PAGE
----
Laboratory Planning
Written by Gary Gulick   

Here are some things to think about before you begin
planning for your new laboratory or facility upgrade

IF YOU ARE CONSIDERING the design of a new laboratory or the upgrade of an existing one, there are some important items and issues that you will want to think about before you even get started.

According to Jerry Dufford, putting together a modern, workable, and safe forensic laboratory is much more of an engineering project than it is a construction project. Dufford should know, because during his 22 years with the Florida Department of Law Enforcement (FDLE), he helped to coordinate the design and development of more than 20 forensic laboratory and evidence-vault facilities.

“At the very beginning, you really do have to get the engineers on board with your way of thinking,” Dufford said. “Sometimes, that is hard to do because they tend to just think in terms of mechanics. But in this day and age, everyone has to look for ways to cut costs—not just the construction costs, but operating costs after the laboratory is operating.”

Dufford said that his background to begin with was in accounting. As a result, his idea of success was to come up with ways to save money for the department on construction expenses and operating expenses.

“One of the biggest cost items on a laboratory project is the heating, ventilating, and air-conditioning (HVAC) system,” said Dufford. “Conventional wisdom has always been that you should have 100-percent pass-through air in a laboratory. Or at least, that is the published standard of the American Society of Heating, Refrigerating and Air-Conditioning Engineers (ASHRAE). As a result, almost all laboratory spaces have a minimum of ten air changes every hour. Well, when you are talking about ten air changes every hour in a large facility of 40,000 sq. ft. or so, you are talking about a lot of money in HVAC costs.”

Dufford explained that the idea of 100-percent pass-through air means that the ventilation system sucks all of the conditioned air out of the building. “And in places like Florida where it is hot and humid, the HVAC system has to dry the replacement air, cool it, and then exhaust it again. That process can get very expensive.”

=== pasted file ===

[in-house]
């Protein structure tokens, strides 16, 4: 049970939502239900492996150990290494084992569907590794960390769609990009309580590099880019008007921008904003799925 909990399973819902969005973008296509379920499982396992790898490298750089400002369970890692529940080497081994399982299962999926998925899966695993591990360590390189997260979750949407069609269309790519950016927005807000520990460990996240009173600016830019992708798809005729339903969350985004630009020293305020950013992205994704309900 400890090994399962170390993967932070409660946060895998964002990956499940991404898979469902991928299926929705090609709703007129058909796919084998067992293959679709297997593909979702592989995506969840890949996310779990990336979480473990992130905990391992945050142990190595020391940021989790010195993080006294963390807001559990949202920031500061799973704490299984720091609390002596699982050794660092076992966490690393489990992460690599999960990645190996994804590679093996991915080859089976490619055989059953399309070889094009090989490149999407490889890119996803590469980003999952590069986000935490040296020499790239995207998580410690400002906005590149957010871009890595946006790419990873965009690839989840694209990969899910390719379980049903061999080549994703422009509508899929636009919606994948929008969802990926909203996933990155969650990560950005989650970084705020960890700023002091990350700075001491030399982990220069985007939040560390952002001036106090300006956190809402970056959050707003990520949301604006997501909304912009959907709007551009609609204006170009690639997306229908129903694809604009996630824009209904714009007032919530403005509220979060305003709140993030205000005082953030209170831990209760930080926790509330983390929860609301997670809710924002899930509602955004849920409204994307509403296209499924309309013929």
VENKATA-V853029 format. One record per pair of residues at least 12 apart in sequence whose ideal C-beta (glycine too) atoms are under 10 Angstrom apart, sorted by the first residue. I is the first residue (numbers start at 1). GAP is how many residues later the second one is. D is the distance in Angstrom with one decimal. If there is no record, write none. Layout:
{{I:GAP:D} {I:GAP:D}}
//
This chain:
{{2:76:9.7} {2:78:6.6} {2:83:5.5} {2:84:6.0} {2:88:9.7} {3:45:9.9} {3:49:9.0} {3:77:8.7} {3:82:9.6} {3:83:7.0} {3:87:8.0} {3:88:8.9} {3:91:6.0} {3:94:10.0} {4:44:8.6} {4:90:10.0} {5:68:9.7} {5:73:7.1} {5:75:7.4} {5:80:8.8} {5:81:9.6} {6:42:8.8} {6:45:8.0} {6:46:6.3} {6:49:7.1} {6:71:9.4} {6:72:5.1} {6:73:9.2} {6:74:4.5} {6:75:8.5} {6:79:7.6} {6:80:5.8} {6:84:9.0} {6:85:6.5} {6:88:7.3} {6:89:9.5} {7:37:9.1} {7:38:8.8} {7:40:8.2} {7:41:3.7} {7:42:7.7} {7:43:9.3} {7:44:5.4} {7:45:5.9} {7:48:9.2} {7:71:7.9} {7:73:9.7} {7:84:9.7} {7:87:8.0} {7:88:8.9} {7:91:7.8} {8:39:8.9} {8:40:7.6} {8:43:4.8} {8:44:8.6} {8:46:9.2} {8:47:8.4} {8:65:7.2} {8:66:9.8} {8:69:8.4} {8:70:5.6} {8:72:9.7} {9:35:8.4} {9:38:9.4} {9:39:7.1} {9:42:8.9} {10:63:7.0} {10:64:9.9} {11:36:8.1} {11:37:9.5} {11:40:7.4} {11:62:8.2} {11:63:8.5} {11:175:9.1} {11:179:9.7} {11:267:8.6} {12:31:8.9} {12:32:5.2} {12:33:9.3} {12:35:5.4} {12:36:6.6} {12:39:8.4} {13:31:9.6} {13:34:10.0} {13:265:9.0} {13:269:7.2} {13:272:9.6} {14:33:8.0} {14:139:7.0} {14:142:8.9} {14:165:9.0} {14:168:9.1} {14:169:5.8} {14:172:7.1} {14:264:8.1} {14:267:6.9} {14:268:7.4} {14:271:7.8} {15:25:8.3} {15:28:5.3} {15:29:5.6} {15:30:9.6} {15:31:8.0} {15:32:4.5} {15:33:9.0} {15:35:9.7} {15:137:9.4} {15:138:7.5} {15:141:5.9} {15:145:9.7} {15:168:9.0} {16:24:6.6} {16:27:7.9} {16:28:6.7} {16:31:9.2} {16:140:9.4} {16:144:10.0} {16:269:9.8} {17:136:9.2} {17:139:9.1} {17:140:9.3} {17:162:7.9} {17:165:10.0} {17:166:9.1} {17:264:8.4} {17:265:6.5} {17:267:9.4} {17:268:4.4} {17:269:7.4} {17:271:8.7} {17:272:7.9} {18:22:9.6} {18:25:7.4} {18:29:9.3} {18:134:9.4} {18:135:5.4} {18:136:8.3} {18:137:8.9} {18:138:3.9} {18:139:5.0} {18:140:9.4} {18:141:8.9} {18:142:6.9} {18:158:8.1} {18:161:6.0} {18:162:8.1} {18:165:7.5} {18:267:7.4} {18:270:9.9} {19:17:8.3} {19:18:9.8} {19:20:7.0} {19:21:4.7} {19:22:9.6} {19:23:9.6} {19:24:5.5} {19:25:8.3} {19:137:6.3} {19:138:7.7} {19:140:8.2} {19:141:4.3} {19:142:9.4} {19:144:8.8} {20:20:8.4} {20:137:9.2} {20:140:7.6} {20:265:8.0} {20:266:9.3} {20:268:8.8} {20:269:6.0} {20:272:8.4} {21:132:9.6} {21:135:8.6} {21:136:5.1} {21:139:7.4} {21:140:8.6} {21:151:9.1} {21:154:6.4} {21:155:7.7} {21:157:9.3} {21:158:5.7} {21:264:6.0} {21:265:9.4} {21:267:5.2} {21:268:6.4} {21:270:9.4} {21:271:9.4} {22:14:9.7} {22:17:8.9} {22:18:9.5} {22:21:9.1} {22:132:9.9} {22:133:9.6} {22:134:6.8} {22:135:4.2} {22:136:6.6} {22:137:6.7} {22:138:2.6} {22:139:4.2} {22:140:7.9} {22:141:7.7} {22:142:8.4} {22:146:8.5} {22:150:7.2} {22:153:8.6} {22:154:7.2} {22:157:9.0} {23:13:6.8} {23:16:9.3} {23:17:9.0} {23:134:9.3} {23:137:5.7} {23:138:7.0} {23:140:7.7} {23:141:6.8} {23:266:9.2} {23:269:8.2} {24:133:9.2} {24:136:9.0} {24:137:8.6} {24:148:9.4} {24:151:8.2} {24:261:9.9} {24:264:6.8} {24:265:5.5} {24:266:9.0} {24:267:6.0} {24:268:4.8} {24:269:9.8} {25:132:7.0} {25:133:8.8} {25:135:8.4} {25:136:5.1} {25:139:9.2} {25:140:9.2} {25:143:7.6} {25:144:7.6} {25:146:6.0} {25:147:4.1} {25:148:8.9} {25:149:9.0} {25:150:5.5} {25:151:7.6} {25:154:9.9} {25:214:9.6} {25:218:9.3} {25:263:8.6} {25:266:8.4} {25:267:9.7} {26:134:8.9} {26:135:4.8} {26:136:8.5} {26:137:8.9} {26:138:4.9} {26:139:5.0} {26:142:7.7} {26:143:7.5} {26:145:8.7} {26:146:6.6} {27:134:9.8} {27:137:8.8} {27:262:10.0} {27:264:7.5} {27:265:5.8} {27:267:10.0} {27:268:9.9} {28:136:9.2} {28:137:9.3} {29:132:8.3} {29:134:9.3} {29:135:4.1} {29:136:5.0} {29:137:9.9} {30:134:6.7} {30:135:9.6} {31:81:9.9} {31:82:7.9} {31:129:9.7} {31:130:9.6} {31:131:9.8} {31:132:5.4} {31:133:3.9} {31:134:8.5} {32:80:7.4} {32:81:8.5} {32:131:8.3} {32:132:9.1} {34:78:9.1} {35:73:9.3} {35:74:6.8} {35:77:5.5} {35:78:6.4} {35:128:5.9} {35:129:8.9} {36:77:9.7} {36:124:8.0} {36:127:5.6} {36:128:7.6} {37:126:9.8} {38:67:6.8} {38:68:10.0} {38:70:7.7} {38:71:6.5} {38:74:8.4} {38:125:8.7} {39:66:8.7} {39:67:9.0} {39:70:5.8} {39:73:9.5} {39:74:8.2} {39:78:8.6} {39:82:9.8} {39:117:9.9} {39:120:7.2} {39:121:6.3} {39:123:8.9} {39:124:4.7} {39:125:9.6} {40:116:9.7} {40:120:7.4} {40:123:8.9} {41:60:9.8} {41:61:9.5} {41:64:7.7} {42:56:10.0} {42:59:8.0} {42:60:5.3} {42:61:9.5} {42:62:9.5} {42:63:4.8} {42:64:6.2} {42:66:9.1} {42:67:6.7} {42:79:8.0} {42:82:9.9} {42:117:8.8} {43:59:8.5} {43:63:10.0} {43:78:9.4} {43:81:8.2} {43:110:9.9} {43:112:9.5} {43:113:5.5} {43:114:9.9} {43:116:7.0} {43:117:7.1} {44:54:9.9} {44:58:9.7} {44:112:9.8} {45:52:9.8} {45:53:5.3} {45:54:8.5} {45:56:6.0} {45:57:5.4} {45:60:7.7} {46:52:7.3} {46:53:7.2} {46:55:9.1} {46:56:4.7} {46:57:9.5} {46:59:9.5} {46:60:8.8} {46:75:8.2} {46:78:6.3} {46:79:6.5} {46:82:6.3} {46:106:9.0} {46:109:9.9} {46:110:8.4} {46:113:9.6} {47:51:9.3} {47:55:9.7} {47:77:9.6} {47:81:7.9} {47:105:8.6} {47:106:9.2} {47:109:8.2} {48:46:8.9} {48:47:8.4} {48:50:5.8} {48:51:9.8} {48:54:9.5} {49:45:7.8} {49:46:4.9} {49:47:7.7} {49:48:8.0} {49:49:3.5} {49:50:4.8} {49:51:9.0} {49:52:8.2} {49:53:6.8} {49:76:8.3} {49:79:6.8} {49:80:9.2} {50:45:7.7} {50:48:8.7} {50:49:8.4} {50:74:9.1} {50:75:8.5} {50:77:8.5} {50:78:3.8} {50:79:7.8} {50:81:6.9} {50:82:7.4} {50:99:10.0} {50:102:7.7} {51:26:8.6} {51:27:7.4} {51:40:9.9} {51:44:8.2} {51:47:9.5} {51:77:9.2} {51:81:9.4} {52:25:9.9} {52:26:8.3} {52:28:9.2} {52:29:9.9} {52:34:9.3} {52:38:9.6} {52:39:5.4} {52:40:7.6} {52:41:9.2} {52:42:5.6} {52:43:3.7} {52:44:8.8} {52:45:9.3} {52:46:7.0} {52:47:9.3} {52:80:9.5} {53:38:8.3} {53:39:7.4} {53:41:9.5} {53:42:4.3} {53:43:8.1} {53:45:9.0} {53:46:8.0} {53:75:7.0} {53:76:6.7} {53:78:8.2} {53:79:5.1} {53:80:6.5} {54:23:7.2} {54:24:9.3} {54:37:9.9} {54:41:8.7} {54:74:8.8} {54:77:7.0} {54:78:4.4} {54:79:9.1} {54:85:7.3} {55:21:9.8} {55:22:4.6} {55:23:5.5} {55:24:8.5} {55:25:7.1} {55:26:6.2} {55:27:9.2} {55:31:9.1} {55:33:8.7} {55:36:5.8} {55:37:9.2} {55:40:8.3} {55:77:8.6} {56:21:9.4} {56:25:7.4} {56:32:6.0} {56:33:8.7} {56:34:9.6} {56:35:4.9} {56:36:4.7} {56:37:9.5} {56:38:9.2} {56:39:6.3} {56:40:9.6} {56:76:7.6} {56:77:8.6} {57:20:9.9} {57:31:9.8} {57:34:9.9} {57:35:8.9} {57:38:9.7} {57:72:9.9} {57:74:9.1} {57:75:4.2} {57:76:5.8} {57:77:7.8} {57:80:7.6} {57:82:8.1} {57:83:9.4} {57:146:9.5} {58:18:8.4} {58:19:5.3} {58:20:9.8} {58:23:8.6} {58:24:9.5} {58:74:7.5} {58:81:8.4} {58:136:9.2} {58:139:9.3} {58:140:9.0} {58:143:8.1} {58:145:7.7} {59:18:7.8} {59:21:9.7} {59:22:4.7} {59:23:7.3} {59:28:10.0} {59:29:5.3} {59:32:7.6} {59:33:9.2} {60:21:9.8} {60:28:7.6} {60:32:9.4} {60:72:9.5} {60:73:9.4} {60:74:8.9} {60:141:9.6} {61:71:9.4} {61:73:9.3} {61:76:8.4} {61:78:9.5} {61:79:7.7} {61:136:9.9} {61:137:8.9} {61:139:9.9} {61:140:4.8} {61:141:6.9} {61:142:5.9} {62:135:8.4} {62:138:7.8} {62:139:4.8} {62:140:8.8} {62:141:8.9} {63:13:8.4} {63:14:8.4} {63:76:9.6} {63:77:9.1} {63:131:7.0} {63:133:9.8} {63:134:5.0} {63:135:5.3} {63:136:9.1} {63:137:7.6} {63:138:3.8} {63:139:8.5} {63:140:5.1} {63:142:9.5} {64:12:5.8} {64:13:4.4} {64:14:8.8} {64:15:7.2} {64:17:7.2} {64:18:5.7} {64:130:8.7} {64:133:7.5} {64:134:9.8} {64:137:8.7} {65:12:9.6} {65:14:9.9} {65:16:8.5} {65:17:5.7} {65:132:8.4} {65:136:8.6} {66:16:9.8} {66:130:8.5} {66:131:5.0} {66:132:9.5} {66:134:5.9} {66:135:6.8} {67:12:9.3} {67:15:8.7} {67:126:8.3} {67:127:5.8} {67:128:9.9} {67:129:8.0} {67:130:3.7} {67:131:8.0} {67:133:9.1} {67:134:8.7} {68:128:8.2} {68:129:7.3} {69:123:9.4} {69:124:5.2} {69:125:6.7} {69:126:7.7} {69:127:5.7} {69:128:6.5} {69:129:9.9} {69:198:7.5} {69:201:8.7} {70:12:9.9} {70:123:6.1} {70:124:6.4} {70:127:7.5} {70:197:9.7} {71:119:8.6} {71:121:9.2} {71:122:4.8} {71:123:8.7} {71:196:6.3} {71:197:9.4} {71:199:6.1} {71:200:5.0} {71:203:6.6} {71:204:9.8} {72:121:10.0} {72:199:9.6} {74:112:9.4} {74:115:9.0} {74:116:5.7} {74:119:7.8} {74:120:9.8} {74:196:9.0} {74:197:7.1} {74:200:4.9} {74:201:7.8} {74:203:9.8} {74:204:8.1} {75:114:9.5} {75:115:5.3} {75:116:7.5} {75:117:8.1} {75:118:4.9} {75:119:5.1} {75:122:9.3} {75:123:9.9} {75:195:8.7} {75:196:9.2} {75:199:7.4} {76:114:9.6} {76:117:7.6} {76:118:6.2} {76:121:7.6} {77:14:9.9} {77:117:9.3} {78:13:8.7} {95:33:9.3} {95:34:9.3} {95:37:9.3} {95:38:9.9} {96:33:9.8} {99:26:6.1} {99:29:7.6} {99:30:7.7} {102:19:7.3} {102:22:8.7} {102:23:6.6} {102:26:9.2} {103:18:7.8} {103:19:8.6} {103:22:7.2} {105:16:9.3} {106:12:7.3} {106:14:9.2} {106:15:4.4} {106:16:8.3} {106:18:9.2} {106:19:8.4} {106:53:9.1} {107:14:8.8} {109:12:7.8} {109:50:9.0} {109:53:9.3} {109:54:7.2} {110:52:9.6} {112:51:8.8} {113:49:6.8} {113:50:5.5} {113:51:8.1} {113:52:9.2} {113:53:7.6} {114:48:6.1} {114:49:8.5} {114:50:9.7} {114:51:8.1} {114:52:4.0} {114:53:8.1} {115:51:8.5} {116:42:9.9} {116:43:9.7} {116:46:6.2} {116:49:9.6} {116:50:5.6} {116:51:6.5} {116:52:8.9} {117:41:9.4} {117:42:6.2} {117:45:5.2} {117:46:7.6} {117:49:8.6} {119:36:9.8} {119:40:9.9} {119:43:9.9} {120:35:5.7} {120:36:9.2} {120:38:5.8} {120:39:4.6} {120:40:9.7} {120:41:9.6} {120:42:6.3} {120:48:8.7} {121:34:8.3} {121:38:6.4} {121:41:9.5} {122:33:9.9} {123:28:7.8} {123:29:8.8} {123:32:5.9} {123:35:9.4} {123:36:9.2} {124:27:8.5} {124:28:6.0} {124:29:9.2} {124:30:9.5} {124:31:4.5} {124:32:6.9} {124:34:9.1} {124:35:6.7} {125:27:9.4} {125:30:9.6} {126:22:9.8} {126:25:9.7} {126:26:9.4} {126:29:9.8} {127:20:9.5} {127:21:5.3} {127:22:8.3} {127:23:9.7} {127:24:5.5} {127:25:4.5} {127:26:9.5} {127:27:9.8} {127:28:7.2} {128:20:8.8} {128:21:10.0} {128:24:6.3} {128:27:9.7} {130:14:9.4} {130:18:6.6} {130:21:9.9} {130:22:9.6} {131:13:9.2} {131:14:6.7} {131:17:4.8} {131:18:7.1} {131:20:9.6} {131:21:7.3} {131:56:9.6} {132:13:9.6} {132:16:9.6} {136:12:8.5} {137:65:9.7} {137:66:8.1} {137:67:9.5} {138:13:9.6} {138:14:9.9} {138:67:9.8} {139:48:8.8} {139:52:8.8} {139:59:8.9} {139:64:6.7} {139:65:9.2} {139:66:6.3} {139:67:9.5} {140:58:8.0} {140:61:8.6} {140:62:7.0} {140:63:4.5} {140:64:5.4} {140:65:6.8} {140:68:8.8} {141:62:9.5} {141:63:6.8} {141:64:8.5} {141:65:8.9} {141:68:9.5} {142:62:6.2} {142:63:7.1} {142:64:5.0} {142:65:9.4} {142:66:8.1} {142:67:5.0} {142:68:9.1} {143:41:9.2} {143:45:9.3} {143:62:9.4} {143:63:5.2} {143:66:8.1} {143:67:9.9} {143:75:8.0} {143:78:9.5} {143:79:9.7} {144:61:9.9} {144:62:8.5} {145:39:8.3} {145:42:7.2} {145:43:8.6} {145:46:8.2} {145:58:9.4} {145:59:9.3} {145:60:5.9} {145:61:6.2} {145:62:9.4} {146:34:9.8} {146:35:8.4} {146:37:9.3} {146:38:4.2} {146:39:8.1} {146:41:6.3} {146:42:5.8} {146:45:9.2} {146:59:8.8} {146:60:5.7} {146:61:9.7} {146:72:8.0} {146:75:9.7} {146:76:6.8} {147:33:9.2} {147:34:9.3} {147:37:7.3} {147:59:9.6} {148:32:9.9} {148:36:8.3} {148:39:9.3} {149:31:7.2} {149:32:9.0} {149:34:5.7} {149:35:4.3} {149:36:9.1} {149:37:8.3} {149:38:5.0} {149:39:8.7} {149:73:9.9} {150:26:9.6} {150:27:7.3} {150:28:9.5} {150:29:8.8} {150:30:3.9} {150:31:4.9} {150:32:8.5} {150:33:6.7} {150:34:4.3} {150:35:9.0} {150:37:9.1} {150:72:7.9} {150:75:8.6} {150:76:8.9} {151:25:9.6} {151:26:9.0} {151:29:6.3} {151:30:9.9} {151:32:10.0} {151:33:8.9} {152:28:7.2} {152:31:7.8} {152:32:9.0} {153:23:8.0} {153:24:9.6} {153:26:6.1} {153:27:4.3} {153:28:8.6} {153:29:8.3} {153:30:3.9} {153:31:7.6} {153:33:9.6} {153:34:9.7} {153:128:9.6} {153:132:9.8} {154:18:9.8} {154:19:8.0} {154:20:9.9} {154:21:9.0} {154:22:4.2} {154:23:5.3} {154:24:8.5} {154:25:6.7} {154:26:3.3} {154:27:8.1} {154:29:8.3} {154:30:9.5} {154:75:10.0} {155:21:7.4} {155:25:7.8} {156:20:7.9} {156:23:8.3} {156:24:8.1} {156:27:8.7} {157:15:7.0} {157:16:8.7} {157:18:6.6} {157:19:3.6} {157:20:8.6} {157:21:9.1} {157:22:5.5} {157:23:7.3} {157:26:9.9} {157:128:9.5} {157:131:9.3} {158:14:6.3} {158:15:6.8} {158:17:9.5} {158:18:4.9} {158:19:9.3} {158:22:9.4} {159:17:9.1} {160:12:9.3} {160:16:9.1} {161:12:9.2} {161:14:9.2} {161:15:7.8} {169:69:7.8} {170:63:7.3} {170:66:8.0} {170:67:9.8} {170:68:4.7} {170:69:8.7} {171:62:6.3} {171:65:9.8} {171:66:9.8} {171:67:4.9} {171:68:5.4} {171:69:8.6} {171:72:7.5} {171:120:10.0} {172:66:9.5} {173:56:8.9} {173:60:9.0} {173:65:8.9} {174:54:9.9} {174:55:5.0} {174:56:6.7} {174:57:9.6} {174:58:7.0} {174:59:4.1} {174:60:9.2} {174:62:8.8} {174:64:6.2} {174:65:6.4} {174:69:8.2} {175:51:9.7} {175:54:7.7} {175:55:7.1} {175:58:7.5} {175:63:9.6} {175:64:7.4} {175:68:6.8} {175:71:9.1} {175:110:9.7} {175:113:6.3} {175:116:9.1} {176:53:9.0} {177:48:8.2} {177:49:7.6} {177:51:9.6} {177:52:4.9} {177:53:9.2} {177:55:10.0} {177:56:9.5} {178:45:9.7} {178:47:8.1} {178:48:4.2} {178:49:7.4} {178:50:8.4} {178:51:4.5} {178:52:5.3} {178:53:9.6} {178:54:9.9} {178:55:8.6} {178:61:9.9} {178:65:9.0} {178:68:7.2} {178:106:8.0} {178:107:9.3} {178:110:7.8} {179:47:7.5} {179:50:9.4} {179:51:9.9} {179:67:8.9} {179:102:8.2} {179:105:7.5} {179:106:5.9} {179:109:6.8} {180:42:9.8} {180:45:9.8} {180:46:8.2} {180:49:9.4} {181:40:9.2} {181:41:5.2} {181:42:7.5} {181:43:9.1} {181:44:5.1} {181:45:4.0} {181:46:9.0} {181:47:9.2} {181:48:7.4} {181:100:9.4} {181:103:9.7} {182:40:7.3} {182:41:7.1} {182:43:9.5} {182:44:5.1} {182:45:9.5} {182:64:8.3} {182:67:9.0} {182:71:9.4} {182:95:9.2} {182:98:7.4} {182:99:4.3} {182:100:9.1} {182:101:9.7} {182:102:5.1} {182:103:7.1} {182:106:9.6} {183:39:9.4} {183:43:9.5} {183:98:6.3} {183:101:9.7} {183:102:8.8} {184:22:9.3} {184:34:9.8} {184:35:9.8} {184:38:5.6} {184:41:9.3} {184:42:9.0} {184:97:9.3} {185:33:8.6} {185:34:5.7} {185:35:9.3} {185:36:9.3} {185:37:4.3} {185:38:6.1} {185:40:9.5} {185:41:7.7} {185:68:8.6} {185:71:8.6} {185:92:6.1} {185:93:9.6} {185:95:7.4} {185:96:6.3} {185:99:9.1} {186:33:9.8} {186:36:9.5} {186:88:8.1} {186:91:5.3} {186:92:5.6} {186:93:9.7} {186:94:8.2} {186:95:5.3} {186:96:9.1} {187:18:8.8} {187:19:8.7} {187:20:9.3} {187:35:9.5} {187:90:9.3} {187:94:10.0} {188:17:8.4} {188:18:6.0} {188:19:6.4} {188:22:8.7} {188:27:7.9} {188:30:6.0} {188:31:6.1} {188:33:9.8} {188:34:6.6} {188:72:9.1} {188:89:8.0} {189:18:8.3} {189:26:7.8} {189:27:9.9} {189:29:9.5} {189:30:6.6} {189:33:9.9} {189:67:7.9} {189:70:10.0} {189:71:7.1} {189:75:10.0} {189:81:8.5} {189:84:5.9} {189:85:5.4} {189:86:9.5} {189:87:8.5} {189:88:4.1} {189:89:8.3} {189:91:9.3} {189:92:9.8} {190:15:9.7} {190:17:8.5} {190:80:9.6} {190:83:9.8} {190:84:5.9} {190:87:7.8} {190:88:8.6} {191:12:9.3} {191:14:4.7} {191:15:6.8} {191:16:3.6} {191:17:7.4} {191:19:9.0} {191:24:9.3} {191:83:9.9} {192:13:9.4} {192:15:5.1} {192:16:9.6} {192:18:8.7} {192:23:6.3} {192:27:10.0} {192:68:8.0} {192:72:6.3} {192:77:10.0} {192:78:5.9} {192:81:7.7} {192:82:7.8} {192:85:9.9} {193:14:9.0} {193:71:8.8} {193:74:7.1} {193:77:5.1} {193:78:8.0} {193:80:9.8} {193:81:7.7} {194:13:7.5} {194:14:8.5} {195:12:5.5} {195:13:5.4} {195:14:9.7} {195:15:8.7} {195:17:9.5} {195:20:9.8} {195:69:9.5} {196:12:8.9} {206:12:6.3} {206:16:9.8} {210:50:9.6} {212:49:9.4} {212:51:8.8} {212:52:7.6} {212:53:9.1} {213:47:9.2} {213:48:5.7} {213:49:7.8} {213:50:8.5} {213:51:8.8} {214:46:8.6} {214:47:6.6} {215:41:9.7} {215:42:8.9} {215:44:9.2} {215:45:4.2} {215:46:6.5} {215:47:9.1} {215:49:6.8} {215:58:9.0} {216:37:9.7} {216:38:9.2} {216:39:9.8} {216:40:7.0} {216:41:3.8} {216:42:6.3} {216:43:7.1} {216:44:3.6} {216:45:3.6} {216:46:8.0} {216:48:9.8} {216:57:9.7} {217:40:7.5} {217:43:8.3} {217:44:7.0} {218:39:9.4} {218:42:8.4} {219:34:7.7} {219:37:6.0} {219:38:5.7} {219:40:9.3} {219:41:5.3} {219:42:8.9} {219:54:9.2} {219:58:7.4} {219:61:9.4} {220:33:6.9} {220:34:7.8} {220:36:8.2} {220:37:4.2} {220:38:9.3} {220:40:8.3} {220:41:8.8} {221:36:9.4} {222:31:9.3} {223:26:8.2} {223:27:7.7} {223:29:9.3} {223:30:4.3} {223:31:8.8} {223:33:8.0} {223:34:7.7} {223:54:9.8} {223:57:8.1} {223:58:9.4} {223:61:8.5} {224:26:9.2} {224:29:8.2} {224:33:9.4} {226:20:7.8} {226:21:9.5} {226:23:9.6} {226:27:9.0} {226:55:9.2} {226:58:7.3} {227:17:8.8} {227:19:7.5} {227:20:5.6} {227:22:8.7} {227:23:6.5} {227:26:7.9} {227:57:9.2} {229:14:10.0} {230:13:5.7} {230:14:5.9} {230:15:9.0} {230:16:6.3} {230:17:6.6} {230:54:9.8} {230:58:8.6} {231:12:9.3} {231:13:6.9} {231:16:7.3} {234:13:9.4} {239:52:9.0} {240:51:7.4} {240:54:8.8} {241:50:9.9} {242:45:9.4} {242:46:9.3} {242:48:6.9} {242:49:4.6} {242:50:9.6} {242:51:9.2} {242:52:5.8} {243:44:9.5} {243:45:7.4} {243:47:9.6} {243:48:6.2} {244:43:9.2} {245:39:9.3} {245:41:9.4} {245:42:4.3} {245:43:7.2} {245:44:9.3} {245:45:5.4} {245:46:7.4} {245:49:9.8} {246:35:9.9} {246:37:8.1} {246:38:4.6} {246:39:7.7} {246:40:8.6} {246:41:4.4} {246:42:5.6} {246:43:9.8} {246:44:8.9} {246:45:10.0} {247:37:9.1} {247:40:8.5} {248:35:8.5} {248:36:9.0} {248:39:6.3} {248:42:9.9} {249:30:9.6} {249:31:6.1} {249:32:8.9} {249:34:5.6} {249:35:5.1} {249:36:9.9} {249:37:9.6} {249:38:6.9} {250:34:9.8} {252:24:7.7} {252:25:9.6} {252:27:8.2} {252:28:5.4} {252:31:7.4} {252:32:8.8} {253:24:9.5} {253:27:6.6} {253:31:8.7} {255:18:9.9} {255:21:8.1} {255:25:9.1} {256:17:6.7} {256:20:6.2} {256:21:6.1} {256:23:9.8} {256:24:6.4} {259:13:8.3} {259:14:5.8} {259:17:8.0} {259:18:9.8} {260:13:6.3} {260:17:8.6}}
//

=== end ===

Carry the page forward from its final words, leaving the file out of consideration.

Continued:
One of Dufford’s responsibilities at FDLE was to serve as the safety officer. In that capacity, his solution to the problem of excessive HVAC costs was to centralize the location of the large amounts of potentially hazardous chemicals—and minimize the space they occupied.

“We designed a laboratory in Jacksonville, Florida that has two relatively small storage areas: one for wet chemistry and one for dry chemistry. Those storage areas have 100-percent pass-through air. In between the two storage areas, we put a mini-laboratory with three fume hoods, each of which has 100-percent pass-through that vents to the outside. That way, we don’t need to have 100-percent pass-through in the mini-laboratory itself. The analysts go to a storage area, get whatever chemicals they need, take them to the hood, pour their aliquots, and then take the source chemicals back to the storage areas. That way, the only thing they take back to their work areas are the small aliquots.”

Florida Department of Law Enforcement laboratory planning evidence forensic